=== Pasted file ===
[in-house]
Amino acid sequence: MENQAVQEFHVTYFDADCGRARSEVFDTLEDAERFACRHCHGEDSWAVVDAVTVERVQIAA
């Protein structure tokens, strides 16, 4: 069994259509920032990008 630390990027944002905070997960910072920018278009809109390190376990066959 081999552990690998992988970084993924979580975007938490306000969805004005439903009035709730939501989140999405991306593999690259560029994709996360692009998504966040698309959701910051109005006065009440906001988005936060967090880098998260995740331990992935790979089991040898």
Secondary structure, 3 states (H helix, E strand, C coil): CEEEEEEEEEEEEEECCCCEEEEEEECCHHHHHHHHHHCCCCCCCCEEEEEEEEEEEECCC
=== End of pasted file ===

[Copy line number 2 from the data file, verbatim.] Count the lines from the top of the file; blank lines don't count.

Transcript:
Amino acid sequence: MENQAVQEFHVTYFDADCGRARSEVFDTLEDAERFACRHCHGEDSWAVVDAVTVERVQIAA